Then comes James Comey's report from the FBI. Clinton was not indicted, a decision for which Comey made a plausible case. It has been pointed out, with some vehemence by individuals already ill-disposed toward her, that the report was by no means an exoneration. As to that, an unidentified North Carolina Republican nailed the salient point. "Perception is reality in politics, and the average voter equates indictment with criminal activity. Republicans can weaponize 'indictment' more so than 'rebuke.' Hillary dodged a bullet. Ask Scooter Libby if it is better to be sternly rebuked rather than indicted." (Steven Shepard, Insiders: Hillary's not out of the woods yet on emails, Politico, July 8, 2016 ). The report may be more damning and damaging in other respects. Clinton is running on a campaign of competence, professionalism, and judgement. No one sees her as a gifted communicator or looks to her as an inspirational leader. The email episode and her handling of it called her competence and judgment into question from the beginning. Comey's detailed account substantiated conclusions we already had reason to draw.

Surely it is not too much to want more and better from one who would be president. Should we expect she will learn from this episode? Or will she walk away, possibly into the White House, more convinced than ever, not without reason, that unscrupulous enemies will stop at nothing to bring her down and the press will target her no matter what? Now what president of my lifetime does this call to mind? Yes, I cannot but think of the trickster himself, Hunter S. Thompson's old pro football pal, Monsieur Richard Milhous Nixon. The comparison does not put my spirit at ease. I recommend Ezra Klein's article Understanding Hillary: Why the Clinton America sees isn’t the Clinton colleagues know (Vox, July 11, 2016).

This is not a profile of Hillary Clinton. It is not a review of her career or an assessment of her campaign. You won’t find any shocking revelations on her emails, on Benghazi, on Whitewater, or even on her health care plan.

This is an effort to answer a question I’ve been struggling with since at least 2008: Why is the Hillary Clinton described to me by her staff, her colleagues, and even her foes so different from the one I see on the campaign trail?

Klein does not spare Clinton. This is not a fluff piece. He lays out the case against her and the flaws that make even her supporters uneasy. And he presents another side.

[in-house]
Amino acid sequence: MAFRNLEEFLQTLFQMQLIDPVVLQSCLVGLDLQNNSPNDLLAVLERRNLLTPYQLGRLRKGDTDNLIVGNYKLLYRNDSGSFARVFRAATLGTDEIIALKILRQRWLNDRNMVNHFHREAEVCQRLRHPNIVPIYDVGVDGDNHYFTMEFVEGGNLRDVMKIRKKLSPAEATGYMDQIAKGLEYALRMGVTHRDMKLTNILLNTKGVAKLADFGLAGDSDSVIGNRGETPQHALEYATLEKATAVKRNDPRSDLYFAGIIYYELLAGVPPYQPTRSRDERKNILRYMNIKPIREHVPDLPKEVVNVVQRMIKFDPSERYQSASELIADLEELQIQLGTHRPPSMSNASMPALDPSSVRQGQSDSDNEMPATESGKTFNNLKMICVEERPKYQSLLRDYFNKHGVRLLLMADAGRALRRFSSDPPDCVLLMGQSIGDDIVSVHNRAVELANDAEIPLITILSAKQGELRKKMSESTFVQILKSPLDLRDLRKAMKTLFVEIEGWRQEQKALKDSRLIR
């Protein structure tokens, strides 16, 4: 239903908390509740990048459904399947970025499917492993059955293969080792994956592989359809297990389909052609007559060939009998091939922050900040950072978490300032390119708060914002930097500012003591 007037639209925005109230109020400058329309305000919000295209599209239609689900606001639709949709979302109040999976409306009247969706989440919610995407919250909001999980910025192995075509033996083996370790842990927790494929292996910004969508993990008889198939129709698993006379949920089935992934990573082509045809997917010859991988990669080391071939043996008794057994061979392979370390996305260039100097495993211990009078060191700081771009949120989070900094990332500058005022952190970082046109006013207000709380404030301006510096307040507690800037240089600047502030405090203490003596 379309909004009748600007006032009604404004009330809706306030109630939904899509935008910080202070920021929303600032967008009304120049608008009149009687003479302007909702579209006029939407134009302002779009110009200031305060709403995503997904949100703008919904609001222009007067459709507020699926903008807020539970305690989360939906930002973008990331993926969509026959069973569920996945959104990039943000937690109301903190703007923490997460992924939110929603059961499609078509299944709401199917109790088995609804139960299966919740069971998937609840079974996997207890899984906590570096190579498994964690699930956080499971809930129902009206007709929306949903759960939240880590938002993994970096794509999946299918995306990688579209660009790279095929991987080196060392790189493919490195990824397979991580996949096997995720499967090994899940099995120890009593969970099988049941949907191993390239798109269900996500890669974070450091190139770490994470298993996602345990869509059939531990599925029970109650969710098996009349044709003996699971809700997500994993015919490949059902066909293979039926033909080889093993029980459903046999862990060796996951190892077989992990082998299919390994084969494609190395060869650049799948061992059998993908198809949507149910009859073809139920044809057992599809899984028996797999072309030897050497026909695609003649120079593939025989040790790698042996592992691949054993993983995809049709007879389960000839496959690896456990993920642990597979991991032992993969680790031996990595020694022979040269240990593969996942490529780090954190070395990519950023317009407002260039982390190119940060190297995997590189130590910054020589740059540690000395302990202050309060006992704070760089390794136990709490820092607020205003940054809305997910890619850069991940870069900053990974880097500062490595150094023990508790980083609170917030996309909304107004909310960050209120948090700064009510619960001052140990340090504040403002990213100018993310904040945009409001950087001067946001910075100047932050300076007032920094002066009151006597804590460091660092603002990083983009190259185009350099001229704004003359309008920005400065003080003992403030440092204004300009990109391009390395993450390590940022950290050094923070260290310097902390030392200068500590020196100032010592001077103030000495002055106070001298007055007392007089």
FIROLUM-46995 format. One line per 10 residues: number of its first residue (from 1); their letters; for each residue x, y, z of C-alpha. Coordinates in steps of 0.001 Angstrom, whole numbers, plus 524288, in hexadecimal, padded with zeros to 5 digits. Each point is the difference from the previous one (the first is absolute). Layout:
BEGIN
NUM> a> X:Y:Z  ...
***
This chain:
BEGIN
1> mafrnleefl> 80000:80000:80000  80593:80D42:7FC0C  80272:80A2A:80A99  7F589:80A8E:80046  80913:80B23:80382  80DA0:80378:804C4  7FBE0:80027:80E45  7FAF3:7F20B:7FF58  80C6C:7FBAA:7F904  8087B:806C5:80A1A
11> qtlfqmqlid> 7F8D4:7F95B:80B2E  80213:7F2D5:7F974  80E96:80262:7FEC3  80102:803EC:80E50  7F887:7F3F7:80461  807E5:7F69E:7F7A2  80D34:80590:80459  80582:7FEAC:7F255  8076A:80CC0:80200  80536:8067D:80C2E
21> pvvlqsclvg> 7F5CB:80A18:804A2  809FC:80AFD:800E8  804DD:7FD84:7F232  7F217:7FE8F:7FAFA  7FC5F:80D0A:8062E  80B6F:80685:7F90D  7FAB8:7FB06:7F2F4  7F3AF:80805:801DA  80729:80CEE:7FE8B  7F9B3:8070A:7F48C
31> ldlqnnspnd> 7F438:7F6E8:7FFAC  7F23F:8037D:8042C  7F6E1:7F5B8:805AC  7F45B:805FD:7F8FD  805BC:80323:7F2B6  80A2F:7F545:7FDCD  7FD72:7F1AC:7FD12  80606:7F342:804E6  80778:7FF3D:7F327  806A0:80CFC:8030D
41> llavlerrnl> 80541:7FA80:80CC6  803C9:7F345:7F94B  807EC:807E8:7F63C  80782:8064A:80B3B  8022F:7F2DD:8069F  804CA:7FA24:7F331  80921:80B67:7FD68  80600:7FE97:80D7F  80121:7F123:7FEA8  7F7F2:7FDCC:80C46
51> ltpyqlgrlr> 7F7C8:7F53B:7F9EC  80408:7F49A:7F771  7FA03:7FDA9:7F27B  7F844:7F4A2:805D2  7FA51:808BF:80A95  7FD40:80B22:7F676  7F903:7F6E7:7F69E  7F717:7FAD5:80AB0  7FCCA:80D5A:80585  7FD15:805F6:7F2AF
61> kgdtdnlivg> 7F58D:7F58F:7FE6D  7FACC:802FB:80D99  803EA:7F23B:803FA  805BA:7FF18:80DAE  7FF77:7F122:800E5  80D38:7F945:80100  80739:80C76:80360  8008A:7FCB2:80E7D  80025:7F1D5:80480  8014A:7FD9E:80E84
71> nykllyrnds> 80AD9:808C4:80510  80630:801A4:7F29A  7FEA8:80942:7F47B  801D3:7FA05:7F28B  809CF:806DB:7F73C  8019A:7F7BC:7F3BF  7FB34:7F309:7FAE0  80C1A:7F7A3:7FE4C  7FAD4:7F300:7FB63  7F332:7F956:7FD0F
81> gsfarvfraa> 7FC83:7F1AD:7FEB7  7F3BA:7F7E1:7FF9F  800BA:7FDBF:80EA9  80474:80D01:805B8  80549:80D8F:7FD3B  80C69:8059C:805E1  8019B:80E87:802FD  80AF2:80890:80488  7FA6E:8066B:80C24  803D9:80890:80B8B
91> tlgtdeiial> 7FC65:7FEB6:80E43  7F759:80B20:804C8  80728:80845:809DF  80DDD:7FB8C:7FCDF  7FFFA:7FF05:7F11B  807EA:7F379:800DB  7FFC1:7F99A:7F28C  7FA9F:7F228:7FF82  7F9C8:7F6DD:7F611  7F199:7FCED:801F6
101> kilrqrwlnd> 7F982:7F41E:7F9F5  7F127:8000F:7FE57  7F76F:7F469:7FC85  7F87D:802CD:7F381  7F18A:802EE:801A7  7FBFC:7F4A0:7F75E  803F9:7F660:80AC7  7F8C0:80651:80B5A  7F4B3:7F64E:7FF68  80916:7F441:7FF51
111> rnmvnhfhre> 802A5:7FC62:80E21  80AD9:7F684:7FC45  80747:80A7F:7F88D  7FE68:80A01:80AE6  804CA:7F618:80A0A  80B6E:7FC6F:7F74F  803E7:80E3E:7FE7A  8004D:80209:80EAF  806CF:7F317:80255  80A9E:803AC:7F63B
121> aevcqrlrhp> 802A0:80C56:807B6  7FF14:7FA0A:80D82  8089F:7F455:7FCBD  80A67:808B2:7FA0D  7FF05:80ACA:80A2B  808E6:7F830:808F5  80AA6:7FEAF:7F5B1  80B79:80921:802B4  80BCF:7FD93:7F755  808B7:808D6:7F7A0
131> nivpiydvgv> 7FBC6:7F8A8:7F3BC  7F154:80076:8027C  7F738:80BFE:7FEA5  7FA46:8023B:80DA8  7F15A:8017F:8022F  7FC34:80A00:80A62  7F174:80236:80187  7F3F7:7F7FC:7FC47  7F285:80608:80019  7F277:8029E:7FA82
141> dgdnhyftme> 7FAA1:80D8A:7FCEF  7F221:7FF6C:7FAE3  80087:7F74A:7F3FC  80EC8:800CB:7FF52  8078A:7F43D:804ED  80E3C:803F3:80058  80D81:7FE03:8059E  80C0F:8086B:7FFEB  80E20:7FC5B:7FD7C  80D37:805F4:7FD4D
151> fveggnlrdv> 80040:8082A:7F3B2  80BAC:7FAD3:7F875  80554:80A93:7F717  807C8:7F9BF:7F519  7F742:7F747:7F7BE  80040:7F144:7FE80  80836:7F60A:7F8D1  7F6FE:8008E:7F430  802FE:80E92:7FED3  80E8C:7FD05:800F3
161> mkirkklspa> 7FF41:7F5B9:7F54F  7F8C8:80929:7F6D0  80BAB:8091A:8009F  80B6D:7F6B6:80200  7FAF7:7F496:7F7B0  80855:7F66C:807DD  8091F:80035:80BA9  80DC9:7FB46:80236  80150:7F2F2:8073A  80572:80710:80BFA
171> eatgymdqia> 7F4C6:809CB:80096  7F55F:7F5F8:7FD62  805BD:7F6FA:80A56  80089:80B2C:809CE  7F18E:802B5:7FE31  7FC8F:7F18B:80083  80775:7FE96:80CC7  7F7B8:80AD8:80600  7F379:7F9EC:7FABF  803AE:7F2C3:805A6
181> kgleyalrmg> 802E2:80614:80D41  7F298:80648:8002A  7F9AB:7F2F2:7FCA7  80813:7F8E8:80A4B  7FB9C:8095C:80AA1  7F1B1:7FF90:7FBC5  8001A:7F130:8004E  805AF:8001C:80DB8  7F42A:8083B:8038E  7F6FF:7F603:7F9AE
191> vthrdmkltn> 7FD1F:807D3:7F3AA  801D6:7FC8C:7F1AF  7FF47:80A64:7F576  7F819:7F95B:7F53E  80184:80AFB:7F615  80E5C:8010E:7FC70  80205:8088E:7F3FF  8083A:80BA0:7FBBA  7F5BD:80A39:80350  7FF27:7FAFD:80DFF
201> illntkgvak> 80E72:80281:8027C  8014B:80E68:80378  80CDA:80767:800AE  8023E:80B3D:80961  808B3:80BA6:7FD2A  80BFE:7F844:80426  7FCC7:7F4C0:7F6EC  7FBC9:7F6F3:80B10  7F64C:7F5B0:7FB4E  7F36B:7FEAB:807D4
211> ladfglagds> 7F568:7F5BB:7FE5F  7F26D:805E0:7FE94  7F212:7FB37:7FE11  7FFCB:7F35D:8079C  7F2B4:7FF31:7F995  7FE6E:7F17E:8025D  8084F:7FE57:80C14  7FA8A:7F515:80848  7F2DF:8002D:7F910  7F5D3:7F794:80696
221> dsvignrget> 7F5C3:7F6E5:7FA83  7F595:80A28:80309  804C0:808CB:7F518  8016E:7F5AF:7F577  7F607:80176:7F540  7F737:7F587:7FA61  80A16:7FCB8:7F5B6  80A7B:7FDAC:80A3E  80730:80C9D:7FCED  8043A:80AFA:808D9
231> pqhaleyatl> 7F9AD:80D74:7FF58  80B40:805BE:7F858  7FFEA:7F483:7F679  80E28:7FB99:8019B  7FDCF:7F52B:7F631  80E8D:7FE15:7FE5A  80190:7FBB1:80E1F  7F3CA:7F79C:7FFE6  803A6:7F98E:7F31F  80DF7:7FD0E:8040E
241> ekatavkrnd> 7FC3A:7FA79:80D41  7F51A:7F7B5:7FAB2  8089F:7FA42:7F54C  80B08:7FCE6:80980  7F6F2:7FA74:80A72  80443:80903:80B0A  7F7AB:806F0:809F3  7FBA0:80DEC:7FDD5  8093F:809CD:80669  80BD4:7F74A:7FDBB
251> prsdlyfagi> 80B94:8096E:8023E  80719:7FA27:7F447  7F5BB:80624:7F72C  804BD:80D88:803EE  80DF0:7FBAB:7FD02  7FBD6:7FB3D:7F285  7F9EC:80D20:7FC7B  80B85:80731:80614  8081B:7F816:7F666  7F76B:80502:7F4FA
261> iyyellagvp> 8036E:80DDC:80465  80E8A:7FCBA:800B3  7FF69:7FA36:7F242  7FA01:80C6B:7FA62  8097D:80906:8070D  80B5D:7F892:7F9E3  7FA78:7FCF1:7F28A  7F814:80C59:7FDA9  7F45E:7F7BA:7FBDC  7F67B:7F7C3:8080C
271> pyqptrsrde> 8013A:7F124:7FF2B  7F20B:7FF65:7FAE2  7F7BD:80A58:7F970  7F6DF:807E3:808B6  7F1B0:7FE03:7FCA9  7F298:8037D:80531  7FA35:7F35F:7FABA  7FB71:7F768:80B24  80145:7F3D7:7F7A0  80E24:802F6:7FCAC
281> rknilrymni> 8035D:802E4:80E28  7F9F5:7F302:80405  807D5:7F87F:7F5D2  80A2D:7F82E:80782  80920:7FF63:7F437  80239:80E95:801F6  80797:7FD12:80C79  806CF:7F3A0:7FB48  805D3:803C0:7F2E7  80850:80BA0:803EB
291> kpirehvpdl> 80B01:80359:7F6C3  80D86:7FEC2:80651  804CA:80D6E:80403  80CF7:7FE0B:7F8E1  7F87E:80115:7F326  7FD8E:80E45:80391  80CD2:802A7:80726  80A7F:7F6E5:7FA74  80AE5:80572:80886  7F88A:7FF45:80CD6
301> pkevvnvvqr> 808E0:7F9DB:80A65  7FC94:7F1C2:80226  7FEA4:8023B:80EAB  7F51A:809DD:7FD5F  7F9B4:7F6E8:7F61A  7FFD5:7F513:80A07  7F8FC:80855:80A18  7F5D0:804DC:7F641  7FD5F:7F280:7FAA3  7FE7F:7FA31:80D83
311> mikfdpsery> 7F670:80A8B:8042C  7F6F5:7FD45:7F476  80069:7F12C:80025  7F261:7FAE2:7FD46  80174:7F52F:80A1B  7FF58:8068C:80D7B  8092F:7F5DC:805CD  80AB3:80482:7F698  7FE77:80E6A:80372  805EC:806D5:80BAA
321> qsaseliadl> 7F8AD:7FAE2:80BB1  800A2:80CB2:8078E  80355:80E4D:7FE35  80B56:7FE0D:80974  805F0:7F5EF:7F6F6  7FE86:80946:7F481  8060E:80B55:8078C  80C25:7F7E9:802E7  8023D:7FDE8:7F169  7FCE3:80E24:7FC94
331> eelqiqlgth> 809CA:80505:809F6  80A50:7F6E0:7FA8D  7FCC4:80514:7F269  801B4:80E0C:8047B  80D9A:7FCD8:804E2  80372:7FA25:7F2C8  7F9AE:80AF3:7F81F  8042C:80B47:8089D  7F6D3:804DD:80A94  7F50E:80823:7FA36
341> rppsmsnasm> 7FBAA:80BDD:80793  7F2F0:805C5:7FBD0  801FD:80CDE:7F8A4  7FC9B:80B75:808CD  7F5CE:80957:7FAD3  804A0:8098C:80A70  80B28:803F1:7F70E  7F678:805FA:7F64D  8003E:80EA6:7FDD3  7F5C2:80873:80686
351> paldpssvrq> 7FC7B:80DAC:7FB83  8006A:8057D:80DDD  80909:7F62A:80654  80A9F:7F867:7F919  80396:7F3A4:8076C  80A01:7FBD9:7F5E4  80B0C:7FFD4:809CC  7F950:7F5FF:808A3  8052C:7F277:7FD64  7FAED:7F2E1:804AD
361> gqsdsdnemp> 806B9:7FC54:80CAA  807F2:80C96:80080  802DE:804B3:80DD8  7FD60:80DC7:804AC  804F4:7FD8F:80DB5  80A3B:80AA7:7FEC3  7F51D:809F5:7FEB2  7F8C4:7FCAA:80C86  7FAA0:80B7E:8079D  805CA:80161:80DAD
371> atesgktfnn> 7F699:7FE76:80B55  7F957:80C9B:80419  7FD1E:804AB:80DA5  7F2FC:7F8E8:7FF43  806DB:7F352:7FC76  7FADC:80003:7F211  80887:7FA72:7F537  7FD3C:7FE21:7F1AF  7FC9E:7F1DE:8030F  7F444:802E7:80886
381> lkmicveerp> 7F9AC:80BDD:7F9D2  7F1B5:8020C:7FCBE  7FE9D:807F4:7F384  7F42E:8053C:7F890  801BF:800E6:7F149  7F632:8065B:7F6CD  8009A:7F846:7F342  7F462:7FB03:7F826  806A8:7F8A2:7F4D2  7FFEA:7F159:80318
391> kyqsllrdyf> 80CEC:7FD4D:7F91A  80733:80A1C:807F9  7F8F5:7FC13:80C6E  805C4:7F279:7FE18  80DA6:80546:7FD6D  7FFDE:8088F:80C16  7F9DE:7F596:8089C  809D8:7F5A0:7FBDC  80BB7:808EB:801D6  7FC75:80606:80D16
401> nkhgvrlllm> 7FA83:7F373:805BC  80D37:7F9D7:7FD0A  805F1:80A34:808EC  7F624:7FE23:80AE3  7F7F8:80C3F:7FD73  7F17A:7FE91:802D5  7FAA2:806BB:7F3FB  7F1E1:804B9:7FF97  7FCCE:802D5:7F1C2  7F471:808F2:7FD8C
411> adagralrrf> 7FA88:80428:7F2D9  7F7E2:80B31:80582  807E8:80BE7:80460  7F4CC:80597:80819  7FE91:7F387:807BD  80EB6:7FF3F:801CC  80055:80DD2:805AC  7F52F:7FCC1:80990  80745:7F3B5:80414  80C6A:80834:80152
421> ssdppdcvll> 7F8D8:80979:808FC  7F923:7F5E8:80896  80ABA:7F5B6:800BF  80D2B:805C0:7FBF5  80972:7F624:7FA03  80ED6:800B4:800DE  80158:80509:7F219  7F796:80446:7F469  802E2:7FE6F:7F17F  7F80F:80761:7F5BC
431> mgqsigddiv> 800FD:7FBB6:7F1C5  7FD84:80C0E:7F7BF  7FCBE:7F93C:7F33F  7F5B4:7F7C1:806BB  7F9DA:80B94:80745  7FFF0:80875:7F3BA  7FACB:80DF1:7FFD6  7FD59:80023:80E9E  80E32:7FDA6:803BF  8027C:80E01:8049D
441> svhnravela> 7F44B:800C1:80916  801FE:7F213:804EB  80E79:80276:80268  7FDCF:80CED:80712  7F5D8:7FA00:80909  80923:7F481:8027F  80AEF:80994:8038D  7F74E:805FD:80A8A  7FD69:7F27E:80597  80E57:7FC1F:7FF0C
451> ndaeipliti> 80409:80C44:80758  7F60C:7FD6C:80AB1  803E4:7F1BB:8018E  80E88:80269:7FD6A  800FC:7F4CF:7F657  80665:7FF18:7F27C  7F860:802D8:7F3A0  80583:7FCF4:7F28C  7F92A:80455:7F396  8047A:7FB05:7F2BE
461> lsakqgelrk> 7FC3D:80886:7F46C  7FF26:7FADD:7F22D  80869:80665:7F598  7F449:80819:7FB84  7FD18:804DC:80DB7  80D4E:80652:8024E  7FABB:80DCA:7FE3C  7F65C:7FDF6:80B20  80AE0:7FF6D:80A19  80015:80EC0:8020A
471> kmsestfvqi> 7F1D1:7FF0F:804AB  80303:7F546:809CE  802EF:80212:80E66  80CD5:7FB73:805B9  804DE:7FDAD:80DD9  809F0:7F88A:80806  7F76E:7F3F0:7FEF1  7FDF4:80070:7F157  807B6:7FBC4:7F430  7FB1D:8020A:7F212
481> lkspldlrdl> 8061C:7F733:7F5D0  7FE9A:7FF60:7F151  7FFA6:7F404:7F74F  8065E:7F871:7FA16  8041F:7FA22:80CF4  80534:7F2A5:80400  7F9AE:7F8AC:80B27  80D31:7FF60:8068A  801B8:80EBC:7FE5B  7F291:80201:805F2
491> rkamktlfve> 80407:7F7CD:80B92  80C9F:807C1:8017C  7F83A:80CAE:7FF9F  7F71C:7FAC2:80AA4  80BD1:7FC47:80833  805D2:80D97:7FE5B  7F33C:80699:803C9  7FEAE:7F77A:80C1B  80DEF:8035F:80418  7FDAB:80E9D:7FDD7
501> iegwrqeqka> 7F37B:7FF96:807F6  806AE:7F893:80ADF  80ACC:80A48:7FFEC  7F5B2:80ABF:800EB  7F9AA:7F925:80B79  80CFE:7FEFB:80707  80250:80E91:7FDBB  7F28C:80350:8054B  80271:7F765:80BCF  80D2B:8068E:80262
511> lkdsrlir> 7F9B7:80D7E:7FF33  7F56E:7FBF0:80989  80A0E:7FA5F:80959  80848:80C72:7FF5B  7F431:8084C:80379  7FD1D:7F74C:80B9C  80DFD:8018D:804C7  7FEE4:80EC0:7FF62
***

And then there is the Hillary Clinton described to me by people who have worked with her, people I admire, people who understand Washington in ways I never will. Their Hillary Clinton is spoken of in superlatives: brilliant, funny, thoughtful, effective. She inspires a rare loyalty in ex-staff, and an unusual protectiveness even among former foes.

The article is worth the read.

Memo from the Editorial Desk

Minor editorial revisions were made to this essay after publication. This morning's final draft was worked over in precipitious haste. The edits were made in the interest of clarity and felicity of expression. There was no substantive change.

Late breaking: Another reason to support Clinton. Newt Gingrich announced, “I will be sort of the leader in how we [a Trump administration] rethink and how we reformulate the entire federal government. And that’s what I want to do, that’s what I think I’d be good at." (Nick Gass, Gingrich: I'll lead Trump effort to 'rethink' and 'reformulate the entire federal government,' Politico, July 15, 2016)

Related Reading

Nick Gass and Nolan D. McCaskill, FBI recommends no charges against Clinton in email probe, Politico, July 5, 2016

Dylan Matthews, The Clintons and the press are caught in a pointless, toxic cycle of scandal, Vox, July 5, 2016

Hillary Clinton calls for police reform, national use of force standards, Judy Woodruff interview, PBS Hewshour, July 2, 2016

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David Matthews